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Meet The Mother + Daughter Doula Duo We are Obsessed With

| June 19, 2019

Can you imagine working with your mother? can you imagine being so close that you finish each other’s sentences? What about hiring your mother to work for you… to attend your birth? Deundra Hundon and Stephanie Dixon,  the founders of Bare With Me: A Mother-Daughter Doula Duo are living the dream! Together, the pair strives to create an incredible experience for the birthing mother and family by increasing public and personal awareness about the benefits of doula support, education during pregnancy, continuous labor support, and healthy postpartum care and recovery.

Deundra, who completed her training with Cornerstone Doula Training, has been passionate about working in this sphere since she was just a high school student. She has over two decades of experience working with families and brings an air of confidence and peace when she enters a room. Denudra was born into birth work having a great aunt who was a prominent midwife in Texas, where she hails from. She has worked as a teacher, program director, family support coordinator, and college advisor. Her greatest work has been raising her daughter Stephanie who is also a birth and postpartum doula.

In addition to being a doula, Stephanie is also a childbirth educator who sits on the board at Friends of San Francisco Birth Center along with her mother. There, they work with midwives and other doulas and board members to foster open communication with low-income women and women of color and their partners with the San Francisco Birth Center and Friends of San Francisco Birth Center Board.

In 2016, according to a survey of women by the National Partnership for Women & Families, 9% of women in California opted to use a doula for birth support, while 39% of women surveyed expressed an interest in having a doula during a future pregnancy. In working together as a mother and daughter team, Stephanie and Deundra have been able to provide their services to those looking for someone to advocate for them during this powerful and vulnerable time, when preparing for birth.

Recently, Deundra and Stephanie sat down for an exclusive interview with Mama Glow to discuss their company, unique experiences as a mother/daughter team, self-care, and what’s next for them.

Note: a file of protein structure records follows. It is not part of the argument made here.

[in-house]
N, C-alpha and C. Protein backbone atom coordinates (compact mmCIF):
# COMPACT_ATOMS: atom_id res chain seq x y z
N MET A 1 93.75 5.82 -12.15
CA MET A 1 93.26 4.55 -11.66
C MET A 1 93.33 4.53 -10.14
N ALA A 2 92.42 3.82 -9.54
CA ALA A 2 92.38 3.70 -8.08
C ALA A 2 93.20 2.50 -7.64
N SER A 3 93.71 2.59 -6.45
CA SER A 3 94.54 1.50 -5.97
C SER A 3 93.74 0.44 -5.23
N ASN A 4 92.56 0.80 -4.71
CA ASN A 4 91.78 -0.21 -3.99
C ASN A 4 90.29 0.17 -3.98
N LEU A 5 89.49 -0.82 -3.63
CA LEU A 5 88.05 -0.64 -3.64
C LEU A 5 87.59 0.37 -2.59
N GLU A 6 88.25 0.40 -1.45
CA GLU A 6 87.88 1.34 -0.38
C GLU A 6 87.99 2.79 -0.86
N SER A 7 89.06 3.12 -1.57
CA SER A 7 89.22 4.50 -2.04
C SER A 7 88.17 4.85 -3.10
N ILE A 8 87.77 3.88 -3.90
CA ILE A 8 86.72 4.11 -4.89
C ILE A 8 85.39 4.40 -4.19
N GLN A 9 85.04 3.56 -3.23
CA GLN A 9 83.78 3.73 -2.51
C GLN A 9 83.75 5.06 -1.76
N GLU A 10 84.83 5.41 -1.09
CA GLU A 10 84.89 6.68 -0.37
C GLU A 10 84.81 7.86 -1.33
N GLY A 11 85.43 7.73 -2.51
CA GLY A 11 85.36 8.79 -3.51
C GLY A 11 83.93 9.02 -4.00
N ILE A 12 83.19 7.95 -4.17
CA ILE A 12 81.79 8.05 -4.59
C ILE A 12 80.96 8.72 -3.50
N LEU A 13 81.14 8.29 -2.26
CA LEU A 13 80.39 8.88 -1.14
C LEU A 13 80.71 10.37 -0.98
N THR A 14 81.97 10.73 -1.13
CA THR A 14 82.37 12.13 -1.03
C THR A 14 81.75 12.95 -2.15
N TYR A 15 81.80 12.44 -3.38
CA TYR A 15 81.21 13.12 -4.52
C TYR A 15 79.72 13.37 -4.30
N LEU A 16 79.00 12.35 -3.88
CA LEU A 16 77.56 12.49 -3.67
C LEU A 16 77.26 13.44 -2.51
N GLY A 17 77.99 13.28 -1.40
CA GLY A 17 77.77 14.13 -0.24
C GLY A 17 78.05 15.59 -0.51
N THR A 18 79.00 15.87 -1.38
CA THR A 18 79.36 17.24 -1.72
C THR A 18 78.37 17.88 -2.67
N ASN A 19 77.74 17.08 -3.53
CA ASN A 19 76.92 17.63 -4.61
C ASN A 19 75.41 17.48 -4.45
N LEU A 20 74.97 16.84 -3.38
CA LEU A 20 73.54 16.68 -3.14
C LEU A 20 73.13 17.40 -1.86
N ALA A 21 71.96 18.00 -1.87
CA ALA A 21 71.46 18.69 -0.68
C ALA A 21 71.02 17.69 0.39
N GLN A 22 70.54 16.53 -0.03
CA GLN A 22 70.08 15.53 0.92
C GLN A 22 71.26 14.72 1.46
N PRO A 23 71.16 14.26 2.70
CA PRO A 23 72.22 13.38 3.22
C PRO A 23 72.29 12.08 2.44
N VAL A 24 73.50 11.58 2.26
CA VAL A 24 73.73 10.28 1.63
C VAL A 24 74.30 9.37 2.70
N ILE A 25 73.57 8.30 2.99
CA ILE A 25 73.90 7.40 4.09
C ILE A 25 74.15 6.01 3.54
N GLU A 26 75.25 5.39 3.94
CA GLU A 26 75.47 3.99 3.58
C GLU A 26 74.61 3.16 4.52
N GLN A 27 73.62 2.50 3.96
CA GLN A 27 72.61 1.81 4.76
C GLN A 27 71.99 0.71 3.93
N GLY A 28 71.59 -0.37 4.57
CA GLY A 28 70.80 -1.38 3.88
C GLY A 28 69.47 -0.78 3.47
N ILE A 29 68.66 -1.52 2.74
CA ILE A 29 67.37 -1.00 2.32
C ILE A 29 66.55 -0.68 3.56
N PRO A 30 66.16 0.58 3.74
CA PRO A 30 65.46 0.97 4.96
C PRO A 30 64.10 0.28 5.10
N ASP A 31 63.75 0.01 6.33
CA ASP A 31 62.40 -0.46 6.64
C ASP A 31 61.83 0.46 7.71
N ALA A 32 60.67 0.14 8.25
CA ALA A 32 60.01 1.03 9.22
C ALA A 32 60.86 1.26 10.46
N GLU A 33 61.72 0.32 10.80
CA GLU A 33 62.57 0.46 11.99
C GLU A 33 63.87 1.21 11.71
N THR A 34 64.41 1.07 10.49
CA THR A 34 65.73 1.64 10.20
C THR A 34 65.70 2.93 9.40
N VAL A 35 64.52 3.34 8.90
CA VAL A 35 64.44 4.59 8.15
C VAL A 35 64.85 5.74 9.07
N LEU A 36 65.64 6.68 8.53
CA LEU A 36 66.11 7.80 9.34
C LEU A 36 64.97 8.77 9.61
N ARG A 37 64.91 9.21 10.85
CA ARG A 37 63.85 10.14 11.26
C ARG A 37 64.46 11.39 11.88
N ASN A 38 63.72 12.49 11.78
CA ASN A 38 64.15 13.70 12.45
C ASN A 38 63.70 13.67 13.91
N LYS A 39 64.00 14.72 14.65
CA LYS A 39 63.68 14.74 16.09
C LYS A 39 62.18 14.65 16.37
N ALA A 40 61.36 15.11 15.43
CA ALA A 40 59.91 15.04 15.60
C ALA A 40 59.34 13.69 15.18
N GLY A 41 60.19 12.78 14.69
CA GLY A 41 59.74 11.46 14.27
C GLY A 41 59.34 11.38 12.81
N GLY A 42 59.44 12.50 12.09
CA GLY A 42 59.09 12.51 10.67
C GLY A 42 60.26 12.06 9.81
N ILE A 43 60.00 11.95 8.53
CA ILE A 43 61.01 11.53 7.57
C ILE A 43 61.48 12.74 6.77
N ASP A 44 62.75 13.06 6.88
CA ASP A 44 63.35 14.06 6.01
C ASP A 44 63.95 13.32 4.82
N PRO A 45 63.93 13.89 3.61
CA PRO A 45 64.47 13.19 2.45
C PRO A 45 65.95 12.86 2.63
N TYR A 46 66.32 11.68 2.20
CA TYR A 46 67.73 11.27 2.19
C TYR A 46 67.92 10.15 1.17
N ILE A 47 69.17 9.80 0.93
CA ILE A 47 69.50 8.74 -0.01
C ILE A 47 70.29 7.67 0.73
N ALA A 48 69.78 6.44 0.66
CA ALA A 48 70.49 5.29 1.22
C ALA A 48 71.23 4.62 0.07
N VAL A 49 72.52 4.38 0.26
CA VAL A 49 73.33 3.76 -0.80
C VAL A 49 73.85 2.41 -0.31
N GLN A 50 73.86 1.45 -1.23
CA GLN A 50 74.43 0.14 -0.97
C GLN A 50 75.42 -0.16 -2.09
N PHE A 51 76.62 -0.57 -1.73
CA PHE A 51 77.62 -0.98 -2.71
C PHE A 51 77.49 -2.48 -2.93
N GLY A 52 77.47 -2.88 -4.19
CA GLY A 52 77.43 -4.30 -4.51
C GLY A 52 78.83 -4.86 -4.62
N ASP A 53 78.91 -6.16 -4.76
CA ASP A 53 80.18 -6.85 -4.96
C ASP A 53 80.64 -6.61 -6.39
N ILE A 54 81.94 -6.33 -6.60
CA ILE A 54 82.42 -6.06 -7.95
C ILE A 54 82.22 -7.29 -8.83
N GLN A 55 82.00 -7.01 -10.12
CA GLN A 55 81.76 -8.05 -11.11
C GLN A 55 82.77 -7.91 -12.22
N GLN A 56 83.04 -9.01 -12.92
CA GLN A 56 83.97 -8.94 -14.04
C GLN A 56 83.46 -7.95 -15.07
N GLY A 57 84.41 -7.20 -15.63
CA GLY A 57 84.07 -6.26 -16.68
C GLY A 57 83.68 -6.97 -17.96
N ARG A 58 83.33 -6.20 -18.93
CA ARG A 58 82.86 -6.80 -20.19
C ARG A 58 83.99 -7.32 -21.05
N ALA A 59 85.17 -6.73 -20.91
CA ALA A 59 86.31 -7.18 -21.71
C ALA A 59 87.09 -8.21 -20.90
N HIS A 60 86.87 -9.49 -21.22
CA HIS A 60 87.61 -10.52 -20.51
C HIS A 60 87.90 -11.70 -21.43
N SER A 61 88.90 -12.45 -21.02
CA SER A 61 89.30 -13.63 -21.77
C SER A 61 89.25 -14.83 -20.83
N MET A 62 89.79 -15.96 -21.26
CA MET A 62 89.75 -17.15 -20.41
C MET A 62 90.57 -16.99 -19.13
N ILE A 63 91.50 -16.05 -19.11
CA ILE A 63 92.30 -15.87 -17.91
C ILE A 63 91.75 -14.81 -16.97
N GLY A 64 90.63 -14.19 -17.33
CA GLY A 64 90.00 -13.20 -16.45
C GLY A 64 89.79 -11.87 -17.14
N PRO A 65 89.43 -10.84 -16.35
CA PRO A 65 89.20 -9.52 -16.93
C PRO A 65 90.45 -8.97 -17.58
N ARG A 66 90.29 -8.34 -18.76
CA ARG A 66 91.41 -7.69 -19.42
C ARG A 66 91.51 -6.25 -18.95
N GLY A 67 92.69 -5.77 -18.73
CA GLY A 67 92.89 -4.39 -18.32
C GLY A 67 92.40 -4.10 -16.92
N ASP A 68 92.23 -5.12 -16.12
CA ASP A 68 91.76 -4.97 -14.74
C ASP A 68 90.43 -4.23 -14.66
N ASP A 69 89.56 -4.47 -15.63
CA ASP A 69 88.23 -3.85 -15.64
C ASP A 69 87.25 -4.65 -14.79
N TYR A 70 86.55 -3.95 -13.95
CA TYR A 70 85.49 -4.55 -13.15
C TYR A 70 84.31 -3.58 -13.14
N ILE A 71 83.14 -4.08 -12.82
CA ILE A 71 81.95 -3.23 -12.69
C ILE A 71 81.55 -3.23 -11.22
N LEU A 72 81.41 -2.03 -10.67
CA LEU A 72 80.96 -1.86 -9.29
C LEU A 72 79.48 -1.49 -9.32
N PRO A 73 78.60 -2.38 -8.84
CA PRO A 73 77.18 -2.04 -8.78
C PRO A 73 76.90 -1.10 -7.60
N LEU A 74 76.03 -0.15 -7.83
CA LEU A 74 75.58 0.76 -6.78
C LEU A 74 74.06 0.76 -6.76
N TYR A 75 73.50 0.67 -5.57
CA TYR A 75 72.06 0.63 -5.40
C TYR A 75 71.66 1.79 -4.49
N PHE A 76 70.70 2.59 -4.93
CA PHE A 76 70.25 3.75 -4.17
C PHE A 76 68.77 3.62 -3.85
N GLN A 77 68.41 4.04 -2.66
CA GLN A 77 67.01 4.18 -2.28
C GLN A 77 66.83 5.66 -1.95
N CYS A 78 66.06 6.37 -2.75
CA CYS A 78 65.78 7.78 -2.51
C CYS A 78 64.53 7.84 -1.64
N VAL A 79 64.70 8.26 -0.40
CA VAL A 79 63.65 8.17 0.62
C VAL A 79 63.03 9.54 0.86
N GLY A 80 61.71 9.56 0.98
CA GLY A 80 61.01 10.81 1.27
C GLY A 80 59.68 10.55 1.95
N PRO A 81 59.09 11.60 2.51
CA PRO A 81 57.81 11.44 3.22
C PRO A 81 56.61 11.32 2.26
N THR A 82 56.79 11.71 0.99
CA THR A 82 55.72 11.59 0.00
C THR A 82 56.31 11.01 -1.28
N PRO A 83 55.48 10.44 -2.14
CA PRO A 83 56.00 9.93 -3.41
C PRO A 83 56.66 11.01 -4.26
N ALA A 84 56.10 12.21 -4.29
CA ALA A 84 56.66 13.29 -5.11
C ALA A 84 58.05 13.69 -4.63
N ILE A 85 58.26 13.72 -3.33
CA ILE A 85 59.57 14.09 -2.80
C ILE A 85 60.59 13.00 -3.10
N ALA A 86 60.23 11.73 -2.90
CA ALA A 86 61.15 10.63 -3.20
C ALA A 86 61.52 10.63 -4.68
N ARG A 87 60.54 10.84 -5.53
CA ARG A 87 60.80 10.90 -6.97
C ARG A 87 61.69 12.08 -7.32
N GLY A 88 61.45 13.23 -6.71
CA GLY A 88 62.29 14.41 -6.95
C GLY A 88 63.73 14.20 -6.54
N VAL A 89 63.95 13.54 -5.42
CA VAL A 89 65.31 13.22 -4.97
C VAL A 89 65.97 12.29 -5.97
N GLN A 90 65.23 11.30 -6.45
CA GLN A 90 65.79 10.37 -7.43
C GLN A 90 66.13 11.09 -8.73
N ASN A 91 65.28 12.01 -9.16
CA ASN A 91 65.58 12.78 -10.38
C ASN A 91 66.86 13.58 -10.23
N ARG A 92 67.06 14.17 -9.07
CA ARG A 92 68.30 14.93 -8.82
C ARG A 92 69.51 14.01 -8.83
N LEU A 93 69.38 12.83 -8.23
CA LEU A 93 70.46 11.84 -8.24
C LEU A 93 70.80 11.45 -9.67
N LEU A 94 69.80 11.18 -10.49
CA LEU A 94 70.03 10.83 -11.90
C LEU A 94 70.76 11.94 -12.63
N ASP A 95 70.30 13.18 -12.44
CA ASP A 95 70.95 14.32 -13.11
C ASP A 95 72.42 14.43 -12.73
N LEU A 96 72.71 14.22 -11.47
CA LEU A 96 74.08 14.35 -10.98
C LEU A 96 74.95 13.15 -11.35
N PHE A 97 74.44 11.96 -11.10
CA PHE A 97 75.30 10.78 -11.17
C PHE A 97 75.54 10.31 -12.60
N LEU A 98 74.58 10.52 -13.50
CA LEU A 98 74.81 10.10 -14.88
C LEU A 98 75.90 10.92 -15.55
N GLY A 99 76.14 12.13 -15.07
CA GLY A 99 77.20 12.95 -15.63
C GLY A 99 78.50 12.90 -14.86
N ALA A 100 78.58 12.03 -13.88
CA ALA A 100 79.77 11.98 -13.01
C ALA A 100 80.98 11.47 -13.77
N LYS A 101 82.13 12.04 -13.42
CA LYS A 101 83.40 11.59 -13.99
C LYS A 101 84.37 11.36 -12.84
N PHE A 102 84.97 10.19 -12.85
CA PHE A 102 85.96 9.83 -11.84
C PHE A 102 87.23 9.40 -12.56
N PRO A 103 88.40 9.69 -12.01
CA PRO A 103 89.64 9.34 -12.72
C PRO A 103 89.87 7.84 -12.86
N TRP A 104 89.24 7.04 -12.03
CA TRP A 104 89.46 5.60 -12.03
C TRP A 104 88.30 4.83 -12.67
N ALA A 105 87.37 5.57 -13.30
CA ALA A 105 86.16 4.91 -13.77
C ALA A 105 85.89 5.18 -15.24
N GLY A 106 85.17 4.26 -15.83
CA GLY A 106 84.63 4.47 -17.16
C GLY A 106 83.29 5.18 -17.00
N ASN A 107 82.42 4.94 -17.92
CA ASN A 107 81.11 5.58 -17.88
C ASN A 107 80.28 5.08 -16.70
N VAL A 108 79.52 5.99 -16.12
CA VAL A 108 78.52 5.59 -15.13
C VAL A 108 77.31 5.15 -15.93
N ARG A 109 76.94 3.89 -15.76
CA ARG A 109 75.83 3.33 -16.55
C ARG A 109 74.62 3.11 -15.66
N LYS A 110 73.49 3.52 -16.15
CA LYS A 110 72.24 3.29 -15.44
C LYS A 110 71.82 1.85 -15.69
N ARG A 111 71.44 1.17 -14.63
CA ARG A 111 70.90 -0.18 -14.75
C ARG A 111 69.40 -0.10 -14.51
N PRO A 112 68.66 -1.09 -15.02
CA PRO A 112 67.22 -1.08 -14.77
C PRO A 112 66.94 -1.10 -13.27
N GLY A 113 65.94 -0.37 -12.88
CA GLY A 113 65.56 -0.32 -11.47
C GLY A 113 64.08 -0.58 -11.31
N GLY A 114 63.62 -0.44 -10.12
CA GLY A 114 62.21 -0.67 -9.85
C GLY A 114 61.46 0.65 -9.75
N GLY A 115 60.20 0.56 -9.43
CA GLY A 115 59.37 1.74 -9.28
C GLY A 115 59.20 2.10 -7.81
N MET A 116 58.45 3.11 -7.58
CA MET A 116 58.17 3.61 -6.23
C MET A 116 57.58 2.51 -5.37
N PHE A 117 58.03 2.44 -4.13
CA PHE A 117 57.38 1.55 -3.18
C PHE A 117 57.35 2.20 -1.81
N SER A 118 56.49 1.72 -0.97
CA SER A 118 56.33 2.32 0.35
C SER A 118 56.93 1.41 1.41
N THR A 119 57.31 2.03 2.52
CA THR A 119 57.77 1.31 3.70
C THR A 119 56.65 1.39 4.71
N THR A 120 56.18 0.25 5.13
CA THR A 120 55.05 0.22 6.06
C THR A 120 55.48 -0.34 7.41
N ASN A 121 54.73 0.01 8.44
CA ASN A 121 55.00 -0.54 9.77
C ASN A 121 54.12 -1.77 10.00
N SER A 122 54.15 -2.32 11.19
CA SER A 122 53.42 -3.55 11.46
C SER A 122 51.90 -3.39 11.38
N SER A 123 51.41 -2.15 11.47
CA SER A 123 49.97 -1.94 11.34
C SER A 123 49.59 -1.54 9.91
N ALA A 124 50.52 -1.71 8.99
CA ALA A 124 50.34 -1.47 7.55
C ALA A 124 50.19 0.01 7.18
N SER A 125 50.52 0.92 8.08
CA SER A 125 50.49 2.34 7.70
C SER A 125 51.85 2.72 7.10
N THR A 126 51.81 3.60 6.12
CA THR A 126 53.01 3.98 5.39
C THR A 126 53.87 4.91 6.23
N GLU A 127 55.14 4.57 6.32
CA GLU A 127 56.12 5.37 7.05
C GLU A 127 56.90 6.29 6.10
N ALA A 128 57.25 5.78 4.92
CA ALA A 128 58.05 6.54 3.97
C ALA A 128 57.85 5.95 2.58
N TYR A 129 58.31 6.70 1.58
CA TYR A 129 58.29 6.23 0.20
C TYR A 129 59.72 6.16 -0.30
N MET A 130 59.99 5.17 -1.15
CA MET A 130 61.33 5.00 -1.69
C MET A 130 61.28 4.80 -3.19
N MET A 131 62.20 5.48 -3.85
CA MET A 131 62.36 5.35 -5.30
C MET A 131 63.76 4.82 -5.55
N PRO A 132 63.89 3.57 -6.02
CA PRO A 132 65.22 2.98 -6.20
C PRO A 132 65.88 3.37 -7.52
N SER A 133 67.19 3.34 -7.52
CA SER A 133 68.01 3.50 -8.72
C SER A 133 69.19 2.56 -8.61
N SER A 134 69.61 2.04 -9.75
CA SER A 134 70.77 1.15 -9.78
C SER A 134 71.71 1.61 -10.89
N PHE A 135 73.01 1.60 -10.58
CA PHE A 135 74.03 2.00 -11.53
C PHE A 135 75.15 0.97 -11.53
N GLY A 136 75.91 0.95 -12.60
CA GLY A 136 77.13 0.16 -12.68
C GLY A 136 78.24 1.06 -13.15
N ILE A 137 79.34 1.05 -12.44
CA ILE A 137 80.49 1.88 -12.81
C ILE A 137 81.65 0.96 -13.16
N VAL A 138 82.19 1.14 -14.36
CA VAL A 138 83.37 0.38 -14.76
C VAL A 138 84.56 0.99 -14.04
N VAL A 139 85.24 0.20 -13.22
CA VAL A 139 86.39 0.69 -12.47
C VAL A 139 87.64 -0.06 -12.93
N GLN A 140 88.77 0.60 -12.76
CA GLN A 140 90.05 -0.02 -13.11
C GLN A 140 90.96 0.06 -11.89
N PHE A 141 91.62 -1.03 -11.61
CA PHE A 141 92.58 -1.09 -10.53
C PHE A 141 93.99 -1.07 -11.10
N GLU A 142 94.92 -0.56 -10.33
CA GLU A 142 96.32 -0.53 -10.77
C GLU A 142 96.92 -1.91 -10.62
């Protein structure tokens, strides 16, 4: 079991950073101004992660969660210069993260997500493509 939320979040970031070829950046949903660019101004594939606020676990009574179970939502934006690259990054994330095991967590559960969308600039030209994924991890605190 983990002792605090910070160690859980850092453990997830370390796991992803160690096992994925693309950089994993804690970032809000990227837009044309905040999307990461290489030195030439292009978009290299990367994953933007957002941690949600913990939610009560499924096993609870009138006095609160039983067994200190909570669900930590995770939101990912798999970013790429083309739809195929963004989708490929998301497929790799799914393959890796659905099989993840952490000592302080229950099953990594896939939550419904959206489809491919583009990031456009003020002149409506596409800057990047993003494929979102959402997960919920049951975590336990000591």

Stephanie Dixon and her mother Denudra Hundon

MG: You are a mother-daughter doula duo, you’re entrepreneurs running a successful SanFrancisco- based birth business, Bare With Me. How do you manage it all?

BWM:Life is sometimes overwhelming.  We don’t get much sleep, and our schedules are packed. We’re on-call for nine months out of the year, but we have one another, and that’s literally how we manage it all.  Having a support system and a high-level, calendaring system – honestly it’s filled with a pack of Post-Its and tons of colors on our Google calendars – ensures that we’re in the right place at the scheduled time. Our family and extended family is our “Village!”

MG: What are some of your offerings at Bare With Me? What is the experience like for aclient who hires you?

BWM: Bare With Meoffers services which support the birthing person, their partner, family members and friends. Our services are tailored to each part of the birth journey, which includes, pregnancy, labor, birth, postpartum and beyond. This includes in-home prenatal care, workshops on healthy nutrition, one-on-one childbirth education classes, coping technique lessons, meal preparation education, centering sessions, labor and birth support, and postpartum care. Often, our relationship with our families last from three to five months (this can be more than half of their pregnancy) at the end of our relationship, which never truly ends. Our clients feel transformed from the inside out. We see their level of confidence grow immensely from the beginning of their journey until the end.

MG: As you know very well, doula work can be extremely intense. What self-care practicesdo you lean into to fortify yourself as you tend to your clients and expand your business?

Stephanie Dixon: Self-care is something we talk about almost every week, and it’s something we take very seriously, as a result of experiencing the “Doula Burnout” firsthand. I do some type of workout 4-5 days a week, nap with my daughter when I can, sit in the sauna regularly, get manicures and pedicures and take short trips, periodically.

Denudra Hundon: Like many Black women and Black women entrepreneurs, self-care is often “put on the back burner” and unfortunately, I struggled to answer this question because I am not as consistent with my self-care routine as I want to be.  I would love to be doing the following self-care practices more often because I feel rejuvenated when I am consistent.  I love to meditate, write in my journal, read books and attend my book club group, take long walks and spend time with my children and granddaughter.  As our business grows, we are learning the importance of self-care and placing an even higher value on our health.

MG: You’re black women living and working in a San Francisco neighborhood that hasbecome gentrified over time. What’s kept you committed to staying in the changingNeighborhood?

DH: We have been in our neighborhood for more than 35 years, so our hearts are here. My parents, and Stephanie’s grandparents, moved here during the great black migration from the great state of Texas, bought homes here in our neighborhood and at one time operated a small neighborhood market, setting the example of what successful entrepreneurship looked like. Their entrepreneurship, courage and work ethic inspires us to keep our business here and give back to our community. The Bayview Hunter’s Point community currently has the largest home ownership by Black/African-American residents in the city of San Francisco, where the Black/African-American population is only three percent 3%.

MG: We absolutely love that you work as a mother-daughter duo. How did each of you getstarted on your doula journeys?